Coding for Finance

Python in Finance

Python in Finance

Designed to meet the enormous rise in demand for individuals with knowledge of Python in the financial industry, students are taught the practical coding skills now required in many roles.
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Python in Finance is a unique, easy-to-follow course which requires no prior programming knowledge or experience. Designed to meet the enormous rise in demand for individuals with knowledge of Python in the financial industry, students are taught the practical coding skills now required in many roles.

The material contains multiple examples of practical applications in finance with a focus on quantitative risk/pricing analytics (taught in the Market Risk (Finance) course), giving you an opportunity for valuable practical experience. The course contents provide you with the must-have coding skills needed to excel in the modern finance sector. The course material has been developed in partnership with industry veteran and renowned practitioner, Dr Simon Clift.

After this course, candidates will possess the knowledge to write their own code from scratch in the Python programming language to, for example price options with the Black Scholes model, derive greeks, perform Monte Carlo simulation, generate an implied vol surface and many more (see course curriculum for additional details).

The Python programs developed by the student during the training program, and for the project completed at the end of the cohort (in the full program only) become an important part of the student’s portfolio. The portfolio is a valuable addition to a student’s CV/resume, and is a real asset that is evidence of the student’s practical experience and knowledge. This is particularly useful during a job search to set the student apart from other applicants.

The Python in Finance course is not offered on a standalone basis. It is included in our Certificate in Finance Business Analysis (FinBA), and Coding (Python, SQL) in Finance Certificate training programs.

You will learn how to use the following and more, to write Python code for financial applications.

  • Jupyter Notebook
  • Pandas (for data analysis)
  • NumPy, and SciPy (for quantitative computing)
  • Matplotlib (for data visualisation)

We will cover:
1 – Basics

  • Jupyter Notebook Introduction
  • Variables
  • Python Functions
  • Data Types
  • Operators (arithmetic, comparison, Boolean)

2 – Data Structures

  • Tuples
  • Lists
  • Sets
  • Indexing and Slicing

3 – Language Structures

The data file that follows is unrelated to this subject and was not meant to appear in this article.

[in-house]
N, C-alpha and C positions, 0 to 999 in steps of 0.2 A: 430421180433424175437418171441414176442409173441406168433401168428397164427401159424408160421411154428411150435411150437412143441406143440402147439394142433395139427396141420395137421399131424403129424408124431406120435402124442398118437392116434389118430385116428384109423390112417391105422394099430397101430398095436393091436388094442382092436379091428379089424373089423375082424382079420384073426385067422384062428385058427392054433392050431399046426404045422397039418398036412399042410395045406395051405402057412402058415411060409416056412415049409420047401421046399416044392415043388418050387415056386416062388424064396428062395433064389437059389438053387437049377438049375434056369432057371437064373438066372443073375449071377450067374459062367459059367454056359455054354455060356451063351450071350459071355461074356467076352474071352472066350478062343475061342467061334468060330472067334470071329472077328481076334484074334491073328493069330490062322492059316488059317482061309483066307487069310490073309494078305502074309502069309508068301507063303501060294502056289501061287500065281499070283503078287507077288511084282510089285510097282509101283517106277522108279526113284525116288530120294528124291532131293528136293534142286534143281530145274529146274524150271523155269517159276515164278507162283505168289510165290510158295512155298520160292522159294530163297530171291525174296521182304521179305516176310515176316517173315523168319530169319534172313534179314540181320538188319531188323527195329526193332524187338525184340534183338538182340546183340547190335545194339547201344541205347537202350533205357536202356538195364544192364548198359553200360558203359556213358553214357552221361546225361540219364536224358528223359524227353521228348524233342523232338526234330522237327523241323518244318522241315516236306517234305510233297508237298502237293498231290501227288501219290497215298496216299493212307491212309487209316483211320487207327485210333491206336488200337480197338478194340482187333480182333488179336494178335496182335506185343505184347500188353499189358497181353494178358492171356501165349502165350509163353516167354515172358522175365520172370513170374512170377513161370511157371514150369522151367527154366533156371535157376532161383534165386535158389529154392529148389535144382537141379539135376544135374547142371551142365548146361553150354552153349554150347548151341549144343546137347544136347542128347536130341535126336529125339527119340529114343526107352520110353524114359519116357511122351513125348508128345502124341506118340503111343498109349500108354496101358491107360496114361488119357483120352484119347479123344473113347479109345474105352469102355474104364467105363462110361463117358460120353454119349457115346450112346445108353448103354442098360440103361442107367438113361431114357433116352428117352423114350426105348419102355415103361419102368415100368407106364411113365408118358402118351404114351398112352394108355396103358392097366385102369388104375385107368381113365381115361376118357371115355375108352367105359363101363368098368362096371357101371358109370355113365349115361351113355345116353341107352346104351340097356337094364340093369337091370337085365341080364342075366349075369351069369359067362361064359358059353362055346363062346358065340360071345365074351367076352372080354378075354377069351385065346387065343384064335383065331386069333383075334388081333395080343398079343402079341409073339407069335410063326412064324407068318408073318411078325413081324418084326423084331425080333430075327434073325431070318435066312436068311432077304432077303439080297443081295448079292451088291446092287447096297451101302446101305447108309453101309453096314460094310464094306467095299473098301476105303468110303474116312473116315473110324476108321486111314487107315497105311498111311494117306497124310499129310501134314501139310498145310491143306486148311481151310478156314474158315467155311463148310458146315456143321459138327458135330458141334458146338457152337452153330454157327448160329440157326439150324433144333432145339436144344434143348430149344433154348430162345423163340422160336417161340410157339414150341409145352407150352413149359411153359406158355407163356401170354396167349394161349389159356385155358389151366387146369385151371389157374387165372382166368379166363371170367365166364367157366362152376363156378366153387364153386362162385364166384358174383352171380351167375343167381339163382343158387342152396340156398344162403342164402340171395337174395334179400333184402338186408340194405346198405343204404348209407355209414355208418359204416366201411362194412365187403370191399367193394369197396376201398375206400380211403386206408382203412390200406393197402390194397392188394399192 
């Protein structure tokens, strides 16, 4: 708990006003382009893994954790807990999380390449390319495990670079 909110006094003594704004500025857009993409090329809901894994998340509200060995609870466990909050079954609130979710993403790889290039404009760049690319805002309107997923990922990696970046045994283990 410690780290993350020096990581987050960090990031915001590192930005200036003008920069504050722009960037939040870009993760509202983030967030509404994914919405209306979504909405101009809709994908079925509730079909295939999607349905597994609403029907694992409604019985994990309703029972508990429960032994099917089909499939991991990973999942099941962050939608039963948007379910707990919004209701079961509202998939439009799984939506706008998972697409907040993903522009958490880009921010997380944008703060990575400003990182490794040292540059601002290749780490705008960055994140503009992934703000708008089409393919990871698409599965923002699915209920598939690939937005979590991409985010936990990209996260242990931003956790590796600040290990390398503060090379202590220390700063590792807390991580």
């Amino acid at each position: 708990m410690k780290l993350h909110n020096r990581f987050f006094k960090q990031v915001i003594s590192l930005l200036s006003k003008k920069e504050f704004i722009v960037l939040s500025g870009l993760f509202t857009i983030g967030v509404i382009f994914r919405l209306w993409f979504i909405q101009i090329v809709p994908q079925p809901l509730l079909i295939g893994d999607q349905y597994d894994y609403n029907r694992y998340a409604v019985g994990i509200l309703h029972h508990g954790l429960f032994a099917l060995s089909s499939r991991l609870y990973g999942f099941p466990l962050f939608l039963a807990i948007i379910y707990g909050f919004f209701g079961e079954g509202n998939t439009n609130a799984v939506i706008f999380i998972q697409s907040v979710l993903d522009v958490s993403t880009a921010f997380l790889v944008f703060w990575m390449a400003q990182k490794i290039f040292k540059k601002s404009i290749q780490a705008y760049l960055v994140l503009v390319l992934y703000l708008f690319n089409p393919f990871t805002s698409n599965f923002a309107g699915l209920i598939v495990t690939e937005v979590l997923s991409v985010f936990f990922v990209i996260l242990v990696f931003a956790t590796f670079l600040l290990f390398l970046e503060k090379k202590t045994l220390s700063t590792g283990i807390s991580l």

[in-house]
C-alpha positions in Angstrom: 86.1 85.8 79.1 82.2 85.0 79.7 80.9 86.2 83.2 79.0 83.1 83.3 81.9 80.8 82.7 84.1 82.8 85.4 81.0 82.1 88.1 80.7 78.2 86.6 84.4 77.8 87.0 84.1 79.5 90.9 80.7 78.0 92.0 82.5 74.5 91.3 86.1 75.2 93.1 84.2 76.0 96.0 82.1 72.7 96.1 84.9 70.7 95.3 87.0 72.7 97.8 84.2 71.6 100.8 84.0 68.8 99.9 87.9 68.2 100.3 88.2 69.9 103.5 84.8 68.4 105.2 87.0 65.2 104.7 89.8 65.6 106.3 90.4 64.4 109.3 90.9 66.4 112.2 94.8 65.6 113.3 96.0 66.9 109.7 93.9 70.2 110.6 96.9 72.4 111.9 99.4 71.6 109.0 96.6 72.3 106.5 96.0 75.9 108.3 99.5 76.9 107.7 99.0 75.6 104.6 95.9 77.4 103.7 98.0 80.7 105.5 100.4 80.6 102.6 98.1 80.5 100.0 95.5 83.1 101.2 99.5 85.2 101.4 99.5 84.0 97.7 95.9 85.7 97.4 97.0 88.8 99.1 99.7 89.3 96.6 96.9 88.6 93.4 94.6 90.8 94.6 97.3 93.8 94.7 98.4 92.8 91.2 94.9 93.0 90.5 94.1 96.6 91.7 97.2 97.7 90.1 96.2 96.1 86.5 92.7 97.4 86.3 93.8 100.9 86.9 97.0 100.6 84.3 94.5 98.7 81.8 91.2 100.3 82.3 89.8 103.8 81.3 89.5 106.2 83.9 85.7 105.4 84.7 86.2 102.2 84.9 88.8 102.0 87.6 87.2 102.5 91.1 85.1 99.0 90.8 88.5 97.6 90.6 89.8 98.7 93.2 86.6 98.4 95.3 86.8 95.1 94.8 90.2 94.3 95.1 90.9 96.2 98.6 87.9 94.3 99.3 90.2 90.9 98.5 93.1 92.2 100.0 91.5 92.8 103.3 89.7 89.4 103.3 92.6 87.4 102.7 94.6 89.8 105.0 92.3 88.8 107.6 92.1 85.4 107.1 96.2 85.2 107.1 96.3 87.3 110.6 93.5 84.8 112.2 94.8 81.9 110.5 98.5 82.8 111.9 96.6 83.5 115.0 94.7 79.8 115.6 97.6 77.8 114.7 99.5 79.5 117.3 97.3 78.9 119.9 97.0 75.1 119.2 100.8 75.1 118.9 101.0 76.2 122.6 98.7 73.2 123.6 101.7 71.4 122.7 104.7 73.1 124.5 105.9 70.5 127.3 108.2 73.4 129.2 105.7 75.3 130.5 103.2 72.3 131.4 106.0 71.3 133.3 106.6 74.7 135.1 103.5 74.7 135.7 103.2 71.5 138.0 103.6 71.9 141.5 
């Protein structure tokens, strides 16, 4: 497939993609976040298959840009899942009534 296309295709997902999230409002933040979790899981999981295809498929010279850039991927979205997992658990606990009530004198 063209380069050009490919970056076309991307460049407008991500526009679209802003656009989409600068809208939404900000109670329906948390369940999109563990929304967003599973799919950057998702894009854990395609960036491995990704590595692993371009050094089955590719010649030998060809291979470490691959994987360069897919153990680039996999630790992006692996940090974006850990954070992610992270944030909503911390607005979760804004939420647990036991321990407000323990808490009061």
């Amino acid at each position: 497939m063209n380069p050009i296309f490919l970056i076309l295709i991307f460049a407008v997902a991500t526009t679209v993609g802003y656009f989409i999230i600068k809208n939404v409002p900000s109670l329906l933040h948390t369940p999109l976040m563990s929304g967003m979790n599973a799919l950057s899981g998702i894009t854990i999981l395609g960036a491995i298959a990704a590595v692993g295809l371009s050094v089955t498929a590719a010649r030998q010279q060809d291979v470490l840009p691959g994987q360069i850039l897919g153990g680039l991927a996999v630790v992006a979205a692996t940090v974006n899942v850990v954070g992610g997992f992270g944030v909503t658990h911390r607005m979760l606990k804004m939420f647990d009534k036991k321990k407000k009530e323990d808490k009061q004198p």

• Range Function
  • For Loop
  • While Loop
  • If Statement
  • User-defined Functions

4 – Advanced Python Features

  • List Comprehension
  • Lambdas

5 – Pandas for Data Analysis

  • Dataframe Basics
  • Data Import/Export
  • Indexing, and Slicing Data
  • Access Methods
  • Date Columns, and Arithmetic
  • Data Manipulation
  • Handling Missing Values
  • Delimited Data
  • Merging Dataframes
  • Dataframe Arithmetic Operations
  • Data Aggregation

6 – Visualisation Using Matplotlib

  • Line Chart
  • Bar Chart
  • Histogram
  • 3D Plotting

7 – Basic Financial Calculations with Pandas

  • Moneyness Computation
  • Forward Filling, Backward Filling
  • Linear Interpolation Using Specific Index

8 – Financial Computing with NumPy, and SciPy

  • Arrays
  • Arrays Mathematics
  • Array Operations
  • Indexing, and Slicing
  • Black Scholes Option Pricer
  • Monte Carlo Pricing (Pure Python)
  • Monte Carlo Pricing (NumPy)
  • Sensitivities (Greeks) Computation
  • Vectorised Black Scholes Option Pricer
  • Implied Volatility Surface Generation
  • Value at Risk (VaR) estimation
  • Newton Iteration
  • Altman Iteration

All students are to work on the following Python projects:

  • Residual Risk Add On capital
  • PnL Attribution Test (PLAT) – Spearman correlation, and Kolmogorov-Smirnov test
  • Scenario Generation
  • Sensitivities Based Method sensitivities
  • Risk Factor Eligibility Test
  • Value at Risk
  • Expected Shortfall
  • Timeseries imputation
  • Vanilla option pricing
  • Exotic option pricing
  • Stress testing
  • Back testing
  • Volatility surface construction
  • Monte Carlo stock price simulation (geometric brownian motion)
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